Eruptions

Its already Friday!

News!


Print of the Temple of Jupiter at Pompeii with a steaming Vesuvius in the background.

  • You can now wander down the streets of ancient Pompeii from the comfort of your own home or office. Google Streetview now cover the streets of the city wiped out by the 79 A.D. eruption of Vesuvius in Italy. Now, some of the articles on the Pompeii streetview give lipservice to the current threat of Vesuvius to the modern city of Naples, my favorite being:

    The authorities continually monitor Vesuvius these days, and estimate they’ll be able to give adequate warning if it’s ever in danger of erupting again.

    Nothing like a good and vague statement about all the monitoring and mitigation around Naples.

  • You might have noticed an announcement today that ScienceBlogs and National Geographic have now teamed up. Look for a lot more cross-pollination between the two – you can read all about it on Page 3.14.
  • I don’t know about you, but I am getting awfully fond of Hawai`i 24/7‘s Volcano Watch series, brought to us by the scientists at HVO. This week’s article talks about volcano awareness around Hawai`i. There was also some other Hawaiian volcano news this week as the federal government declared a disaster for areas affected by vog. The vog has severely challenged plant growers near Kilauea since the sulfur dioxide emissions have risen over the last few years. They will now be eligible for federal money/loans to help mitigate against the vog.

Comments

  1. #1 mike don
    December 4, 2009

    At least Google streetview of Pompeii won’t be getting any complaints from the inhabitants about invasion of privacy :o)

  2. #2 Fitz
    December 4, 2009

    Right at the tail end of an otherwise decent news article on Toba:

    Although humans survived the event, researchers have detected increasing activity underneath a caldera at Yellowstone National Park, where some suspect another supervolcanic eruption will eventually take place. Though not expected to occur anytime soon, a Yellowstone eruption could coat half the United States in a layer of ash up to 3 feet (1 meter) deep.

    Now if they’d have said “Though not expected to occur anytime soon, Yellowstone has in past eruptions coated half the US in a layer of ash averaging 3 feet in depth. ” they’d have been accurate and frankly more menacing.

    You guys are making me all sensitive to such things.

  3. #3 Diane
    December 4, 2009

    There is another caldera to watch: Long Valley. There is ash in Nebraska from the last major eruption there. In the mid ’90s, it had just about everybodies attention because of the resurgent dome. There were thousands of quakes at the dome and it is right by Hwy 395. Right now it is quiet again and most of the quakes are south of the caldera and are not much to get excited about.

    The Mammoth swarm had the USGS awake and there has been a swarm at Lassen also in an area just southwest of the mountain. At some time, any of the Cascades could go, too. It was just a few years ago they found the inflation at Sisters.

    So we will see where the next one goes off and hope it doesn’t happen in a heavily populated area. But that seems to be where they are. I think there will be more volcanoes that will erupt or start to get restless that haven’t had historic eruptions such as Chaiten. Scarry thought, but facinating, too.

  4. #4 doug l
    December 4, 2009

    Any chance that these vogs in Hawaii might effect the readings of CO2 that have been being recorded for the last few decades atop the nearby volcano, is there?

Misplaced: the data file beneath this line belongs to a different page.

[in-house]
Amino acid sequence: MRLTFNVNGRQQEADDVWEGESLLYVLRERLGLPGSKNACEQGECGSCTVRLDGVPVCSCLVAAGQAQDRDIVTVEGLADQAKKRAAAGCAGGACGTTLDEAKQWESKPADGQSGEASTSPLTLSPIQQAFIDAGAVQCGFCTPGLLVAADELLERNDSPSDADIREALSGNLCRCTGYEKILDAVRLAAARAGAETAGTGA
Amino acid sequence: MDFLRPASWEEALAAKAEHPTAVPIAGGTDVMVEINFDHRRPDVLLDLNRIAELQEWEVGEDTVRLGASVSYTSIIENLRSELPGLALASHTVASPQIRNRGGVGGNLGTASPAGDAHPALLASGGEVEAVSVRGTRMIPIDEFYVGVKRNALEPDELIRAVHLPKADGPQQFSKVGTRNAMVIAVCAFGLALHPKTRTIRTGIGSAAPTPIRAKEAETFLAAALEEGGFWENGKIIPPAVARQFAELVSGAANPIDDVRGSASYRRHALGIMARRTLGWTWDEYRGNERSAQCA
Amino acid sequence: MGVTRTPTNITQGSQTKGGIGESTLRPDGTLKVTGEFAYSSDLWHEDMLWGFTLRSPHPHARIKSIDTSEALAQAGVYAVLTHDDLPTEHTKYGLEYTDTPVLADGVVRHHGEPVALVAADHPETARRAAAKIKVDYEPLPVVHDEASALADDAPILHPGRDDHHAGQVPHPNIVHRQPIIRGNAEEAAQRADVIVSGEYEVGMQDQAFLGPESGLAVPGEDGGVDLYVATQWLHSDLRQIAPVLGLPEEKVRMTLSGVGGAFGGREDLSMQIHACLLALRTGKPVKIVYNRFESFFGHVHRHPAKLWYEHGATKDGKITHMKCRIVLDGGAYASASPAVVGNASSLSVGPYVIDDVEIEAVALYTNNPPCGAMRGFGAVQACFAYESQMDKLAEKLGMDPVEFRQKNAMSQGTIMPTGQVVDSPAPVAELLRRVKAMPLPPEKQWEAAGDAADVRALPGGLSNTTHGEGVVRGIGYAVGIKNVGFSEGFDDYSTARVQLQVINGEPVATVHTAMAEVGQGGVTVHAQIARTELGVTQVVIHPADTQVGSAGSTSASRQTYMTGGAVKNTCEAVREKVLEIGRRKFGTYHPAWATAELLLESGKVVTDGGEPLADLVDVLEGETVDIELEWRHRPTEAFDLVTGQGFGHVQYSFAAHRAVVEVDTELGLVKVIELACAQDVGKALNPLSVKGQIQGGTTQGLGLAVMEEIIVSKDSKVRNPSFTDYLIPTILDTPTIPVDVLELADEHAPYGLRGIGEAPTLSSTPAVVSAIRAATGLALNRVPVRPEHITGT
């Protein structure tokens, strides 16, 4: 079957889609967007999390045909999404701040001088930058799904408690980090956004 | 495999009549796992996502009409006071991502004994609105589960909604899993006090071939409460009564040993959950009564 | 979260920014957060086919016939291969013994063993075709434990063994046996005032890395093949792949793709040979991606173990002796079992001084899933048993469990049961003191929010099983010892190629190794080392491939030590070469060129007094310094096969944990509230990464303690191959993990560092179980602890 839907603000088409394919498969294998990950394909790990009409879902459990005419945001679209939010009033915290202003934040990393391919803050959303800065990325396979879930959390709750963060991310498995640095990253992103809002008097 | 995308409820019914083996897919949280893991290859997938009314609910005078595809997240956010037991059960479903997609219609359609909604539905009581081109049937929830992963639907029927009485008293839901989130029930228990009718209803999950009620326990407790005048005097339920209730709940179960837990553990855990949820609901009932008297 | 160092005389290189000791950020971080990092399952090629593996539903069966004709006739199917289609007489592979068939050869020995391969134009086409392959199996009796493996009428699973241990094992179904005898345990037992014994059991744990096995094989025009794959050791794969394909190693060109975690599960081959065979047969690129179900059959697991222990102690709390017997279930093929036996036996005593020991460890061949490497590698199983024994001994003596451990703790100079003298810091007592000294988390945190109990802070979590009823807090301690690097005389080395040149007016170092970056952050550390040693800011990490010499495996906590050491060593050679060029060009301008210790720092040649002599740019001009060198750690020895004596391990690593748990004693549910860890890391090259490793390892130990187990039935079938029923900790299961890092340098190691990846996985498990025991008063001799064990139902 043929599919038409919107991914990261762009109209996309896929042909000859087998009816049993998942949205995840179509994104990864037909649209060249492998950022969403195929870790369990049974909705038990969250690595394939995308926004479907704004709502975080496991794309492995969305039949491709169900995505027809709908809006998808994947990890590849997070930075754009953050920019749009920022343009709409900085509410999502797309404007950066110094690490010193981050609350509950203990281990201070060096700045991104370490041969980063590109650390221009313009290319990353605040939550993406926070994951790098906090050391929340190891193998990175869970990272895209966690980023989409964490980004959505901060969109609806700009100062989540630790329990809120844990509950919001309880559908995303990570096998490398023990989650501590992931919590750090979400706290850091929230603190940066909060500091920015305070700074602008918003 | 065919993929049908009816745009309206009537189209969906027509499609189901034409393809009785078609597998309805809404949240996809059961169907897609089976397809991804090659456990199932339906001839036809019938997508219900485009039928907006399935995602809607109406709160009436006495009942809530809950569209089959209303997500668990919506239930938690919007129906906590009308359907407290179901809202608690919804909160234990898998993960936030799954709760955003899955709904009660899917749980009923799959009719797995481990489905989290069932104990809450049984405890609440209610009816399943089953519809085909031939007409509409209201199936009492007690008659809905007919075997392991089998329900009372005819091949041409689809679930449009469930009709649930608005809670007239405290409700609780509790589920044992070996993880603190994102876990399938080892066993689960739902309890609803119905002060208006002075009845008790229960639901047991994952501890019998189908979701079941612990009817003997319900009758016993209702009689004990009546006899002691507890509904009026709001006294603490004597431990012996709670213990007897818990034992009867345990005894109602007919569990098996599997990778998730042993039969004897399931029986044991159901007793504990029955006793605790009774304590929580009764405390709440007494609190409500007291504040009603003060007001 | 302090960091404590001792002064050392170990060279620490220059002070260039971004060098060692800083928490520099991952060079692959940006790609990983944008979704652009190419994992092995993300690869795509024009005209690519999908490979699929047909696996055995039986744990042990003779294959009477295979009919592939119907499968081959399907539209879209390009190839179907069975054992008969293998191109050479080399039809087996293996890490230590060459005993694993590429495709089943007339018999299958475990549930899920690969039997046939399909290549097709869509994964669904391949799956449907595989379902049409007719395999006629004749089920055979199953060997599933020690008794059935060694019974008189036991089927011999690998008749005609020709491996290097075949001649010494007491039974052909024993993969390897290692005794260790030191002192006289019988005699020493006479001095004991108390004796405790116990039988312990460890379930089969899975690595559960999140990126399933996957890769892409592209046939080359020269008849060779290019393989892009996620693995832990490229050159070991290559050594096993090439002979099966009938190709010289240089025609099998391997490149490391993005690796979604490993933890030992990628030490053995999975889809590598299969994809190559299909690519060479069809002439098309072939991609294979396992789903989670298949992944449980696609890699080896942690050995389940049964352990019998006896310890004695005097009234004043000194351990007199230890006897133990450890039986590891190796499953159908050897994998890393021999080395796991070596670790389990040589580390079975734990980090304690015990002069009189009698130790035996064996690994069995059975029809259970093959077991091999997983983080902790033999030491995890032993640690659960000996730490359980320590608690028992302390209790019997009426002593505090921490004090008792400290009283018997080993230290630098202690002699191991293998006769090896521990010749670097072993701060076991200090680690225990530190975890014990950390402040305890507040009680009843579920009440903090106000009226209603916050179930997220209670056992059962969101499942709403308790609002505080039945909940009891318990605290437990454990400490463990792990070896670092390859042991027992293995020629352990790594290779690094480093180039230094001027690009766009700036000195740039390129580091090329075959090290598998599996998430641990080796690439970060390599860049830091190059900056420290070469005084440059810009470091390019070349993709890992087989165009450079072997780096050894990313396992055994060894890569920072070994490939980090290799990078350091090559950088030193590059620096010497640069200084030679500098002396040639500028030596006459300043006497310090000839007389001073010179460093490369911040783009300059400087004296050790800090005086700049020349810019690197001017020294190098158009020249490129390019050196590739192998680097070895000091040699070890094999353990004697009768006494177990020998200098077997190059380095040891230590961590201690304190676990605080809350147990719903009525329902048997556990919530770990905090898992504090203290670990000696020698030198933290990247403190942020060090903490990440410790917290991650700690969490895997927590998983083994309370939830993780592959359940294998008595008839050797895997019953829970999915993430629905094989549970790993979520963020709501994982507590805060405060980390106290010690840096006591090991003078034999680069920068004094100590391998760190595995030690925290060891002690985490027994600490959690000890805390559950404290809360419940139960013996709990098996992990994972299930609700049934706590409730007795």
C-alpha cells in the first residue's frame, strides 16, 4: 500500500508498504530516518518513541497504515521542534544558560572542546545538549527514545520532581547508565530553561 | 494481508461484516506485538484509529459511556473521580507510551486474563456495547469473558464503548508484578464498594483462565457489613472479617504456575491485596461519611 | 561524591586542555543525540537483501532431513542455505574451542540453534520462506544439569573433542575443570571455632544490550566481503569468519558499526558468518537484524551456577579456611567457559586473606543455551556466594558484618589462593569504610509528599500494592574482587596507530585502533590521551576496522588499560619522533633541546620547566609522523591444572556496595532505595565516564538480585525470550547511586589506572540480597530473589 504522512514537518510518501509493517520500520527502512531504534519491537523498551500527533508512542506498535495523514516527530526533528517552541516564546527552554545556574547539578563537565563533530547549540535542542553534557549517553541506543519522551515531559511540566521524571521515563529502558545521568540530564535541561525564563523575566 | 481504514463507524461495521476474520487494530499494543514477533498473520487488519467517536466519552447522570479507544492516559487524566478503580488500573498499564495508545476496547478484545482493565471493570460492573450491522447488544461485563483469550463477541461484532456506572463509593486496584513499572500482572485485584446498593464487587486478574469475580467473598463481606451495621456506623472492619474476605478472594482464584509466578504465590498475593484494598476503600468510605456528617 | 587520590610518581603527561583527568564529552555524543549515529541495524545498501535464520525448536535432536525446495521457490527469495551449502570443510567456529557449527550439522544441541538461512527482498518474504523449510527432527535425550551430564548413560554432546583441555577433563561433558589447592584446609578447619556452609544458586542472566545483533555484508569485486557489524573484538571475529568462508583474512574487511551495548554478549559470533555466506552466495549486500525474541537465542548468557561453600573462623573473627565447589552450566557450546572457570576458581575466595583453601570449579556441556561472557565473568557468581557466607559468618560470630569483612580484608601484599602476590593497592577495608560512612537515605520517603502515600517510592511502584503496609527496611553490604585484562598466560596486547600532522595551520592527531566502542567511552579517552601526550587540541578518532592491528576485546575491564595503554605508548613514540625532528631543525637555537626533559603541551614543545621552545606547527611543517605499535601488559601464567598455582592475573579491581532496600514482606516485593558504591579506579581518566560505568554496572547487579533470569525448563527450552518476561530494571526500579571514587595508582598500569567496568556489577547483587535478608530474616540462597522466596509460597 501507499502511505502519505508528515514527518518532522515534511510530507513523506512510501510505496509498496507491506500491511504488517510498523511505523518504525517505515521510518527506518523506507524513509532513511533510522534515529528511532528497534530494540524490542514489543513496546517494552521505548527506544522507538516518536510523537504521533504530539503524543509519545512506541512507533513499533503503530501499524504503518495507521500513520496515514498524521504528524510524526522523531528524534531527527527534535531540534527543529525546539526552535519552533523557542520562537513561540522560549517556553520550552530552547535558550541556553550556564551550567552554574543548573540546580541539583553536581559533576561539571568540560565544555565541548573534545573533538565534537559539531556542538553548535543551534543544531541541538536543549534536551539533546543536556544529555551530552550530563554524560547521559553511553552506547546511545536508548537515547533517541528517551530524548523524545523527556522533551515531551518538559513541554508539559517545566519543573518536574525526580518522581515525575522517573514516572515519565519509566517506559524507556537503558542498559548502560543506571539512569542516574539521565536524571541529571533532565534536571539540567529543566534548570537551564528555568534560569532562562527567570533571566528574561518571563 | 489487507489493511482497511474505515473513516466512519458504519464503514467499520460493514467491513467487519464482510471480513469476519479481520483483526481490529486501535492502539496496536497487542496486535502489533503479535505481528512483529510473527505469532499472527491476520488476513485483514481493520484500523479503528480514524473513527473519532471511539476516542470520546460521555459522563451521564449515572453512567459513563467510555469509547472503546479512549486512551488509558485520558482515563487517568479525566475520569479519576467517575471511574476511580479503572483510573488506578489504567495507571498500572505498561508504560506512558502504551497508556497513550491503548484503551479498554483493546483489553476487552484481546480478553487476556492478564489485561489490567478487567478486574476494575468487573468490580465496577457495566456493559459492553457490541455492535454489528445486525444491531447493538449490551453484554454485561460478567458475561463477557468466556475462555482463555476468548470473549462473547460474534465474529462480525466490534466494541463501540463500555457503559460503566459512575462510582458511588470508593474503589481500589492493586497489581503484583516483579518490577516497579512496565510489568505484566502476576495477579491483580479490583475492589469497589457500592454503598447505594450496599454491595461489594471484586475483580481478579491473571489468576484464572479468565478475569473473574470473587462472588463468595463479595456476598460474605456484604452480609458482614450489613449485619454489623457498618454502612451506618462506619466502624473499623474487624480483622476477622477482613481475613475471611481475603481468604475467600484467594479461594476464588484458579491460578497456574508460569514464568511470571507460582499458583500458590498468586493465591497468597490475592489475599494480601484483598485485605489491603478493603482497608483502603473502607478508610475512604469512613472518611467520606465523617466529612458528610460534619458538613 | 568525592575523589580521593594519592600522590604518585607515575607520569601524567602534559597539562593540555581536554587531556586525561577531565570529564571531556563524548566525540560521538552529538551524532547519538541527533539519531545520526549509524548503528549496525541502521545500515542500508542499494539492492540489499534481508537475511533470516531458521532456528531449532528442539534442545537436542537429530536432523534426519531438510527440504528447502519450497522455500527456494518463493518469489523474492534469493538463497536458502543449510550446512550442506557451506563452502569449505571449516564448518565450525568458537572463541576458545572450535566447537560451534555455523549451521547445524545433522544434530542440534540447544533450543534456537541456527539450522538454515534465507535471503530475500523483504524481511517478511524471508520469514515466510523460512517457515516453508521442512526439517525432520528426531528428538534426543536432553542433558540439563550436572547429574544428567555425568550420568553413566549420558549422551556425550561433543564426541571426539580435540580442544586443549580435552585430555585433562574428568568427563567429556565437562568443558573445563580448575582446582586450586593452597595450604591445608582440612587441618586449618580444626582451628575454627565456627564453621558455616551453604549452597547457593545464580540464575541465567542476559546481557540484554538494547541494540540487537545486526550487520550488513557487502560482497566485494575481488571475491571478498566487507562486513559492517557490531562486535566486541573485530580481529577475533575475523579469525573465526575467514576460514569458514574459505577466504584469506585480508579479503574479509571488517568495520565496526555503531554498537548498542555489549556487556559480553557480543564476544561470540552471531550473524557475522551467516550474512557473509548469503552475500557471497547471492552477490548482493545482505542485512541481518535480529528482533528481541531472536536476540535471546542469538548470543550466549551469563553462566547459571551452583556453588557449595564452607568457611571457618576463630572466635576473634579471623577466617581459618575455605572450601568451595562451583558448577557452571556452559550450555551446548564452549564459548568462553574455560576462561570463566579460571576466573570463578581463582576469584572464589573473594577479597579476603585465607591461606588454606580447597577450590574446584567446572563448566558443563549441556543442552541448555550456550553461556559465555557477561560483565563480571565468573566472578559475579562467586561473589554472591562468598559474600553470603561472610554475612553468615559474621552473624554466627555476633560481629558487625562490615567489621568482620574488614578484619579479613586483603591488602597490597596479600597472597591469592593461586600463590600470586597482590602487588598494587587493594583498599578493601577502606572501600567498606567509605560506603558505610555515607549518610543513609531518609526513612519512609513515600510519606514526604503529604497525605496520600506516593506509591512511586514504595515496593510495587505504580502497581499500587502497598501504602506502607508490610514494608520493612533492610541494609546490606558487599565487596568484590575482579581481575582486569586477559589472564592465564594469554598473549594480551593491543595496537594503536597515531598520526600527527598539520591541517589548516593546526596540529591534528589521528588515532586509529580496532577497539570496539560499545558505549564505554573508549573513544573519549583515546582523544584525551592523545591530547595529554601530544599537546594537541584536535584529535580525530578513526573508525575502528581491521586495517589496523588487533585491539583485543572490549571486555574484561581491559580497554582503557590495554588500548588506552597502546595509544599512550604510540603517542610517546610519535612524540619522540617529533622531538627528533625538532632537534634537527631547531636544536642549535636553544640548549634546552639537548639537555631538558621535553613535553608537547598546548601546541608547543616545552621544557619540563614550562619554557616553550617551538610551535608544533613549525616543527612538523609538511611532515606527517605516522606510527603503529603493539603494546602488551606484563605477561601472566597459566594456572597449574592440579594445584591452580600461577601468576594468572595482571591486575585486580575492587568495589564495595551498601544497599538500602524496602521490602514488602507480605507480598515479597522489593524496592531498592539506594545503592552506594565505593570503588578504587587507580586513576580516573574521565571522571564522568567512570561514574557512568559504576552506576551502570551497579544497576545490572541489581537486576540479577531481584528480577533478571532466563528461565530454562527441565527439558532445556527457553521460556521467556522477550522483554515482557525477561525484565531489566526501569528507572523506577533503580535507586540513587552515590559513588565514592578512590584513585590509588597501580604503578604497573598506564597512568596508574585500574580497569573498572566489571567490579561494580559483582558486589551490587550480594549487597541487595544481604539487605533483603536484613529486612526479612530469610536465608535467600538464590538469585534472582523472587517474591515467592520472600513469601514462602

5. #5 Diane
    December 5, 2009

    I am not sure how close Mauna Loa is to Kilauea and Puu OO craters, but I suppose if the wind blew in the direction of Mauna Loa, it could affect the CO2 readings. However, the distance would be a factor as to how much it would affect the readings.

    The crater in the Kilauea caldera is putting out about 800 tonnes of SO2/day and Puu OO is putting out about 700. I am not sure of the CO2. That is a lot of stuff and at one time, the crater in the caldera was putting out 2300.

    I can see where the vog would really upset the growers over there because it is nasty stuff. At Lassen Park by the road is a fumerol that smells like rotten eggs.

    Anyway, that is my idea and I am sure there are those of you who know a lot more.

  6. #6 mike don
    December 5, 2009

    At Masaya (Nicaragua) local farmers -coffee, mostly- have had a long-standing problem with SO2 emissions from the crater, sometimes sustained over a period of years. One proposed solution was to spread (or spray) lime..which is alkaline, and would in theory neutralise the acid. Chemically sound, but not proceeded with because, I believe, it was too expensive to treat a large area (anyone got a reference?)

  7. #7 Fitz
    December 5, 2009

    According to the Coffee Blog (which was sadly discontinued last yr) they didnt get much damage around Kona from VOG as long as it rained regularly. The intermittant ash was better than fertilizer. I havent heard how the Kona harvest is this year.

    What worries me about calderas is the possibility that the truly large ones wont give nearly the length or quality of warning that the smaller ones have gotten us accustomed to. Can we really be sure that Yellowstone hasnt already been giving us 100 years of warning?

  8. #8 Diane
    December 5, 2009

    I don’t think Yellowstone will really give us much of a warning. And I don’t believe we have a 100yr warning either. There is activity and we will be seeing that a lot. Any place that has that many gysers a very active area. It remains to be seen how much the north end of the lake will rise and, for the moment, it is not doing much.

    BTW, I checked out how many quakes are at Mammoth earlier today and in the last week there were 27 quakes; all small and probably techtonic. It picked up in the last couple of days.